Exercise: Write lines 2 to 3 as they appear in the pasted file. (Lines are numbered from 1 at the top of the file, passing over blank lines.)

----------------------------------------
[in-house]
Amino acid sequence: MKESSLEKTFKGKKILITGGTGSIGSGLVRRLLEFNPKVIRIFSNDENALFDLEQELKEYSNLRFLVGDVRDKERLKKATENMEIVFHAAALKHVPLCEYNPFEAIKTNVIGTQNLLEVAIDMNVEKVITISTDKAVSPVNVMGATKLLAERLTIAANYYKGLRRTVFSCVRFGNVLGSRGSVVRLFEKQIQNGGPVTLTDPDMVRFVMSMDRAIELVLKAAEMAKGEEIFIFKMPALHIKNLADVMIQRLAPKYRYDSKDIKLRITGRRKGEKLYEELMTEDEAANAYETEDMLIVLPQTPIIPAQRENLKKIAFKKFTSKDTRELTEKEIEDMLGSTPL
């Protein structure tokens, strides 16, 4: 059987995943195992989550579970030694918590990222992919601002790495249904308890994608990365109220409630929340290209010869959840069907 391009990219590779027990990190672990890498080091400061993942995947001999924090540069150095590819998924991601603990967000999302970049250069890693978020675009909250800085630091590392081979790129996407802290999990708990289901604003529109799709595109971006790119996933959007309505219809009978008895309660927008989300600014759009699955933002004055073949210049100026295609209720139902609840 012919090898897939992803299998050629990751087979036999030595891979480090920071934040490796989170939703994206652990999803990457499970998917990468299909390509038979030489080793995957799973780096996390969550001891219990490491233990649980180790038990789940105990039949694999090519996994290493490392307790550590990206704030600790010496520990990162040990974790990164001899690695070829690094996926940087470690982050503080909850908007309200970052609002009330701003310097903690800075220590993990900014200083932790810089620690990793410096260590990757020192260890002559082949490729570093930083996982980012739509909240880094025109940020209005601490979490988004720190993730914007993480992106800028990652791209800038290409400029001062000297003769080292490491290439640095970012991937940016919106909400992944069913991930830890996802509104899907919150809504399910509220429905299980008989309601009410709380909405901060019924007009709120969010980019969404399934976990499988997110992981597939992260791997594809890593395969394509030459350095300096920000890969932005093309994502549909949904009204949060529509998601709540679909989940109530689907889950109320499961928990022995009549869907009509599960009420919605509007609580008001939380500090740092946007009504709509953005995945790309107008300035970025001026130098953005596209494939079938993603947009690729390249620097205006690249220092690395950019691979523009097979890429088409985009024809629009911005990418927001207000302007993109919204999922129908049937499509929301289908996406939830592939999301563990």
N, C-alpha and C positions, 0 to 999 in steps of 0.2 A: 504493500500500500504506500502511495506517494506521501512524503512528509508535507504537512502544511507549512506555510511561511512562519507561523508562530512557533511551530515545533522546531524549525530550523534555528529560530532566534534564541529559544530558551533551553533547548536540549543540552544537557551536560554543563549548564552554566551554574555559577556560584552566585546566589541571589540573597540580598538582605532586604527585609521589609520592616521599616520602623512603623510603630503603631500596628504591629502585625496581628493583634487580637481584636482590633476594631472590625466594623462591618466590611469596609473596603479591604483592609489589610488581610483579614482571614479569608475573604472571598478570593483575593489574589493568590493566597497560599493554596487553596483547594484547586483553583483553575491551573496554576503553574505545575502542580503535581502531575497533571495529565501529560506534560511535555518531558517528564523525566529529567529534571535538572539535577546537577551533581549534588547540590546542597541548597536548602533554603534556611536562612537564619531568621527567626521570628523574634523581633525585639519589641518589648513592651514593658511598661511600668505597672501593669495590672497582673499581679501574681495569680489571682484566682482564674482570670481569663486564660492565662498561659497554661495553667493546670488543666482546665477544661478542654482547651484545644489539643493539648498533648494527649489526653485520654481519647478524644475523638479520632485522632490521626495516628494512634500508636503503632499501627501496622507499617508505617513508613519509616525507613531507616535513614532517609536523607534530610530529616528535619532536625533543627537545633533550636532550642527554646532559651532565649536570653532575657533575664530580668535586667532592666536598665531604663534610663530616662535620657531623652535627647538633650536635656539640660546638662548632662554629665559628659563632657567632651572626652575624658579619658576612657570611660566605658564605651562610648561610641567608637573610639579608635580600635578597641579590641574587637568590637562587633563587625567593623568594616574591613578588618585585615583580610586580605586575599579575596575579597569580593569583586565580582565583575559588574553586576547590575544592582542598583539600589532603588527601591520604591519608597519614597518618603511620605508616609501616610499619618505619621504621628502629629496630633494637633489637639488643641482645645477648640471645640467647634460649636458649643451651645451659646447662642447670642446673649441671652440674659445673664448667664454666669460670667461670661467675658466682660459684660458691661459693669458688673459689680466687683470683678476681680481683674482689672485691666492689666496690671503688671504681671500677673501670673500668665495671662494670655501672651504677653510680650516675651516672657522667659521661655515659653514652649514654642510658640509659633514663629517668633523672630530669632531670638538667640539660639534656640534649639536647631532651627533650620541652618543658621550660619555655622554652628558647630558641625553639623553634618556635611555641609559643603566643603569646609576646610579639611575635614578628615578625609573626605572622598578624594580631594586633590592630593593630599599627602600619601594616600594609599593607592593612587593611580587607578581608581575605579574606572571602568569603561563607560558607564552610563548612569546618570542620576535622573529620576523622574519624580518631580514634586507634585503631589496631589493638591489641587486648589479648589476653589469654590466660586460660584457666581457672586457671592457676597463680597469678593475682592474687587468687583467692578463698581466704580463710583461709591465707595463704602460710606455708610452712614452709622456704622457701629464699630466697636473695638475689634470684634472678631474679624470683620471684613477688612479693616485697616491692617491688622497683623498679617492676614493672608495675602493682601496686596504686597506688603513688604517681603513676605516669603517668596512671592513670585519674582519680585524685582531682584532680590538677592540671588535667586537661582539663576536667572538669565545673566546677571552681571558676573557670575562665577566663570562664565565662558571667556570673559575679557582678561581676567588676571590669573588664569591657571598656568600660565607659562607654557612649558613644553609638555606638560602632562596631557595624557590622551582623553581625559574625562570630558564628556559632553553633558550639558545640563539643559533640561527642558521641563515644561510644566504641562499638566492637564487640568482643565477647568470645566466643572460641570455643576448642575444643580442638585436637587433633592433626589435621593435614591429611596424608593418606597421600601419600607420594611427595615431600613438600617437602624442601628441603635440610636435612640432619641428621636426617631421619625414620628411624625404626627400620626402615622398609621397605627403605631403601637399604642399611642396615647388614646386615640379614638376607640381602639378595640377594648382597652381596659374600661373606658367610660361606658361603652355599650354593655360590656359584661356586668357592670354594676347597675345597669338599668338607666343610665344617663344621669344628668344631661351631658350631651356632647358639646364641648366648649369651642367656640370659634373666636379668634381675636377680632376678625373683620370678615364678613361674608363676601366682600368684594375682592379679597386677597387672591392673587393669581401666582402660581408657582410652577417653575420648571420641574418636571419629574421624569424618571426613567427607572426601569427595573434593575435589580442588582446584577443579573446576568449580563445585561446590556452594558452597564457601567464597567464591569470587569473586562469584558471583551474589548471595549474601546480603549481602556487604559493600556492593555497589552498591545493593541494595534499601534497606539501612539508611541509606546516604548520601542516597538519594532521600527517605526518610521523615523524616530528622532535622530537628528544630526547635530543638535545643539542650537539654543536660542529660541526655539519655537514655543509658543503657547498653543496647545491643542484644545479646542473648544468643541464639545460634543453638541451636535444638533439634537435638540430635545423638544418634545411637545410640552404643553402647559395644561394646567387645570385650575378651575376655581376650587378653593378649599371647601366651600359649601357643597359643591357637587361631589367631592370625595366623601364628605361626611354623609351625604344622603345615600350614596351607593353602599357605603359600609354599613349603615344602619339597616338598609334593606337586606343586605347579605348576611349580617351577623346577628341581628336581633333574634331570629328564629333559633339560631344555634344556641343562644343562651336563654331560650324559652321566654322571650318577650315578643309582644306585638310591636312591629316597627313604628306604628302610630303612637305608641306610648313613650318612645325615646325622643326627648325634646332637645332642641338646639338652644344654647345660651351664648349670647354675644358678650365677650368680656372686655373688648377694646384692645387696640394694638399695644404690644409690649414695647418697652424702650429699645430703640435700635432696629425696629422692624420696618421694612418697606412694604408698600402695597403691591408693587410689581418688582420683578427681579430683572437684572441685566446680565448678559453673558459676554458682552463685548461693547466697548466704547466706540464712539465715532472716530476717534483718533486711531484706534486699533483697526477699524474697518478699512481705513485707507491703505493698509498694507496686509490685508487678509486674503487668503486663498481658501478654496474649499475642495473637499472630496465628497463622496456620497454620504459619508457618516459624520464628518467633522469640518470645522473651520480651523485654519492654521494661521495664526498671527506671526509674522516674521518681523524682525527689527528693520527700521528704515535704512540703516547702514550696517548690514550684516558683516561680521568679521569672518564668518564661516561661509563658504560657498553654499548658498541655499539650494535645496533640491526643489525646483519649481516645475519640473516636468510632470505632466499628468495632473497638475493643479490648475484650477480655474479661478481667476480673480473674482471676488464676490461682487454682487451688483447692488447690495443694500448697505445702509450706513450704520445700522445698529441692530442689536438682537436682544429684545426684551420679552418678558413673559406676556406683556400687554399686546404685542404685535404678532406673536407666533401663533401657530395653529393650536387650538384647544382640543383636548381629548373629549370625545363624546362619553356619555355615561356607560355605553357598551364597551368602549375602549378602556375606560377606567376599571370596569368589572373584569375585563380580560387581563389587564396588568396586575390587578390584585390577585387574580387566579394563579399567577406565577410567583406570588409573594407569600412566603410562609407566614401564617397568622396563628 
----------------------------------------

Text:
Amino acid sequence: MKESSLEKTFKGKKILITGGTGSIGSGLVRRLLEFNPKVIRIFSNDENALFDLEQELKEYSNLRFLVGDVRDKERLKKATENMEIVFHAAALKHVPLCEYNPFEAIKTNVIGTQNLLEVAIDMNVEKVITISTDKAVSPVNVMGATKLLAERLTIAANYYKGLRRTVFSCVRFGNVLGSRGSVVRLFEKQIQNGGPVTLTDPDMVRFVMSMDRAIELVLKAAEMAKGEEIFIFKMPALHIKNLADVMIQRLAPKYRYDSKDIKLRITGRRKGEKLYEELMTEDEAANAYETEDMLIVLPQTPIIPAQRENLKKIAFKKFTSKDTRELTEKEIEDMLGSTPL
């Protein structure tokens, strides 16, 4: 059987995943195992989550579970030694918590990222992919601002790495249904308890994608990365109220409630929340290209010869959840069907 391009990219590779027990990190672990890498080091400061993942995947001999924090540069150095590819998924991601603990967000999302970049250069890693978020675009909250800085630091590392081979790129996407802290999990708990289901604003529109799709595109971006790119996933959007309505219809009978008895309660927008989300600014759009699955933002004055073949210049100026295609209720139902609840 012919090898897939992803299998050629990751087979036999030595891979480090920071934040490796989170939703994206652990999803990457499970998917990468299909390509038979030489080793995957799973780096996390969550001891219990490491233990649980180790038990789940105990039949694999090519996994290493490392307790550590990206704030600790010496520990990162040990974790990164001899690695070829690094996926940087470690982050503080909850908007309200970052609002009330701003310097903690800075220590993990900014200083932790810089620690990793410096260590990757020192260890002559082949490729570093930083996982980012739509909240880094025109940020209005601490979490988004720190993730914007993480992106800028990652791209800038290409400029001062000297003769080292490491290439640095970012991937940016919106909400992944069913991930830890996802509104899907919150809504399910509220429905299980008989309601009410709380909405901060019924007009709120969010980019969404399934976990499988997110992981597939992260791997594809890593395969394509030459350095300096920000890969932005093309994502549909949904009204949060529509998601709540679909989940109530689907889950109320499961928990022995009549869907009509599960009420919605509007609580008001939380500090740092946007009504709509953005995945790309107008300035970025001026130098953005596209494939079938993603947009690729390249620097205006690249220092690395950019691979523009097979890429088409985009024809629009911005990418927001207000302007993109919204999922129908049937499509929301289908996406939830592939999301563990």